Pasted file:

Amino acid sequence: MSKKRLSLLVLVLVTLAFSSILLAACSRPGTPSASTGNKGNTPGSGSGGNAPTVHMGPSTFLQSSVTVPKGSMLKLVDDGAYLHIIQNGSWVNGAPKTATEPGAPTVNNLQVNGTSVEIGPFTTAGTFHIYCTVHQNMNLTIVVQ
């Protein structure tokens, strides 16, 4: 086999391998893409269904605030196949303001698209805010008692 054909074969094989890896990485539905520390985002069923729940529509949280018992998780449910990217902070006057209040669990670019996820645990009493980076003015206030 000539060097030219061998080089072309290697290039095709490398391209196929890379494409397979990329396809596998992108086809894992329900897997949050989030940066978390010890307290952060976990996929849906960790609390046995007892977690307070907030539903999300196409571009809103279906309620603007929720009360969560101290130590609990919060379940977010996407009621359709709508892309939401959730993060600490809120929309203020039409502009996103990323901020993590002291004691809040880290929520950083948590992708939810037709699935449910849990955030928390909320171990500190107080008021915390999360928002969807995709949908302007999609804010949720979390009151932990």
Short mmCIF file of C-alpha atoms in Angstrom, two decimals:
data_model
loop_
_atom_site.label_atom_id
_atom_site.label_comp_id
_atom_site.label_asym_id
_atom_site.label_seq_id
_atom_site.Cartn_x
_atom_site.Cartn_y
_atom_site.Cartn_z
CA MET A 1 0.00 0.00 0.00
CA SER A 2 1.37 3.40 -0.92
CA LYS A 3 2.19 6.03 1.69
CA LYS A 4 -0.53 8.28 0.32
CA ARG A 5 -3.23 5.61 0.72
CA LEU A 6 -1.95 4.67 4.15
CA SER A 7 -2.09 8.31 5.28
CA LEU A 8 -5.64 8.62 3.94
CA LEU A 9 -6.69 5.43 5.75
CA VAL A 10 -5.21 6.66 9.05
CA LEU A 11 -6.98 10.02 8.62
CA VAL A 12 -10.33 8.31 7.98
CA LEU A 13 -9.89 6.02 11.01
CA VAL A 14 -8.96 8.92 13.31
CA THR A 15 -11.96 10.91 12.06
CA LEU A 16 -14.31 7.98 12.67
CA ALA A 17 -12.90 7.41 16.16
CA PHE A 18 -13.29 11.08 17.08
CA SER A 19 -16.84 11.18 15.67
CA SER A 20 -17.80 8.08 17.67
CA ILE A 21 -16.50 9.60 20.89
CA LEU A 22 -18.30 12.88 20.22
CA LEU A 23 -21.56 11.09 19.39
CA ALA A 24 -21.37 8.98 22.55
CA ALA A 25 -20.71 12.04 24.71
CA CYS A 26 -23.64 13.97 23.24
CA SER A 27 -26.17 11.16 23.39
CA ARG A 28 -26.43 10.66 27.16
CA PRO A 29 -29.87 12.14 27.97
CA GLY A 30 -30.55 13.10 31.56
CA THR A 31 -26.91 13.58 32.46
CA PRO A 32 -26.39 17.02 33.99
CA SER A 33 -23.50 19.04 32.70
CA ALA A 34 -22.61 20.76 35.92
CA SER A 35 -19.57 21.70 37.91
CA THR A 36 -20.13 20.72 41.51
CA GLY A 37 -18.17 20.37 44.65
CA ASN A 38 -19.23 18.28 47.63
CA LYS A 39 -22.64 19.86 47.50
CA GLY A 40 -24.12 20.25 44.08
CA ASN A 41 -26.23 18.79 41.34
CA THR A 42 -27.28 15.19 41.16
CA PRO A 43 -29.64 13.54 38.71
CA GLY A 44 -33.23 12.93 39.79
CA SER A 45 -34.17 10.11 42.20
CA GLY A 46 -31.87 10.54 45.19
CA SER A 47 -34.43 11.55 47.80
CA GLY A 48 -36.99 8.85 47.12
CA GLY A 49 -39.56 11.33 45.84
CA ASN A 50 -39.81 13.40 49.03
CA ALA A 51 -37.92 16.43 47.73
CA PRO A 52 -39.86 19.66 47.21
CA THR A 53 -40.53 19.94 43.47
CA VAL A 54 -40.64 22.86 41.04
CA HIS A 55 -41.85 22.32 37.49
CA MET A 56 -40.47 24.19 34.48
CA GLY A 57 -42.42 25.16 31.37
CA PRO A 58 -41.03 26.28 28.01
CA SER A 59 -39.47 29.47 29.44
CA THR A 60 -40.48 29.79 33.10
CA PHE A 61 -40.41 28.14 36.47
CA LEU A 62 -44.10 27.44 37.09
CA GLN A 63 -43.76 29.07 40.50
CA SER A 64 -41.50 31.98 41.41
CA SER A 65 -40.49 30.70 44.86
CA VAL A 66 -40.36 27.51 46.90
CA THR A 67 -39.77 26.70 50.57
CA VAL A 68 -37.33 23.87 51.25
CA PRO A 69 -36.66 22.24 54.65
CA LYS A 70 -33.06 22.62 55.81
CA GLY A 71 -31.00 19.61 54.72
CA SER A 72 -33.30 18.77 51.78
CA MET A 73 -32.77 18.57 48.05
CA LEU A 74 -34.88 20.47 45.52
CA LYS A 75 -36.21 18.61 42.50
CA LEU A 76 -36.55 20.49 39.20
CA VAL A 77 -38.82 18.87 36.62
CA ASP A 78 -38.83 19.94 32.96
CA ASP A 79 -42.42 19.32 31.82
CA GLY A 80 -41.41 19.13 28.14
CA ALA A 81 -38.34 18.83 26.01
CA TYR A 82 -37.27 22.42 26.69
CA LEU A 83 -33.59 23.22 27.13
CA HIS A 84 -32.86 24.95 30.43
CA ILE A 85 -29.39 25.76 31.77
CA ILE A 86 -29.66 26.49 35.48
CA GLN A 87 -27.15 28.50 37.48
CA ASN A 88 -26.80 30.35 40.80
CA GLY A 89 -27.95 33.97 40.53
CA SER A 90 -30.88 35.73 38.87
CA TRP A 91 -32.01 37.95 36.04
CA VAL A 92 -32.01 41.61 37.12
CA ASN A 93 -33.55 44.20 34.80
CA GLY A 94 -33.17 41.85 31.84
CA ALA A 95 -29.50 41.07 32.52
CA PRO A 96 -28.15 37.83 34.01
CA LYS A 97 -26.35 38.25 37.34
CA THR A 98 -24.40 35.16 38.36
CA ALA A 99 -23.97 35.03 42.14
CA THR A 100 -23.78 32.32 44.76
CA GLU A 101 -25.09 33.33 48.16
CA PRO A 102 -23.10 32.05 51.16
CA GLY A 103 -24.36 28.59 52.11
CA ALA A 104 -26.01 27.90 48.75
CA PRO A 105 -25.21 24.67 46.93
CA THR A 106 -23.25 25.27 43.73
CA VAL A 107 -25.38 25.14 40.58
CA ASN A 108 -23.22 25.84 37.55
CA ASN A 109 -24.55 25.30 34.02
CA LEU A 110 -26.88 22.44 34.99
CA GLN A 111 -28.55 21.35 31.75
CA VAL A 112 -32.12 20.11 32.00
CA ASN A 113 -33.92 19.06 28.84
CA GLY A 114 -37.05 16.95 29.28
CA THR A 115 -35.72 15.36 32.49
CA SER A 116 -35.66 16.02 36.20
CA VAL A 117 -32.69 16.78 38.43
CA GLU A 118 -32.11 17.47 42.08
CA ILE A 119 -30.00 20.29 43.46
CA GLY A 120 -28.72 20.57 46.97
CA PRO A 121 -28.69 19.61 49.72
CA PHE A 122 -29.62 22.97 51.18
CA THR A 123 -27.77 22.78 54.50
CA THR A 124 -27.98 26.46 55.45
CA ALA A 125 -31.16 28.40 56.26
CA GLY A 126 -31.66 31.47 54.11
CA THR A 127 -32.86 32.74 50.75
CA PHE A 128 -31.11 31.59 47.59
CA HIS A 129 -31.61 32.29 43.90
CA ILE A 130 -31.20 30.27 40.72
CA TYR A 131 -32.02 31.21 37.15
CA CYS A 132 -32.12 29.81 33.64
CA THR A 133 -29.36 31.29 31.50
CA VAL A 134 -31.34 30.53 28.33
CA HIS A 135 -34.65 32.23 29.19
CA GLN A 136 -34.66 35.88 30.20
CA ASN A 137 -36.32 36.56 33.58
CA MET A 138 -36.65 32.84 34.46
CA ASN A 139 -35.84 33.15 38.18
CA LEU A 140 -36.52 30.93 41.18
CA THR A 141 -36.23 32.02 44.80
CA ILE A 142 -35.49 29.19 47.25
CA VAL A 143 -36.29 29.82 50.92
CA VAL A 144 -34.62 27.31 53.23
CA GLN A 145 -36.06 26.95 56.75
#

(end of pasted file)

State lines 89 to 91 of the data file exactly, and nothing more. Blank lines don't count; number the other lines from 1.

CA VAL A 77 -38.82 18.87 36.62
CA ASP A 78 -38.83 19.94 32.96
CA ASP A 79 -42.42 19.32 31.82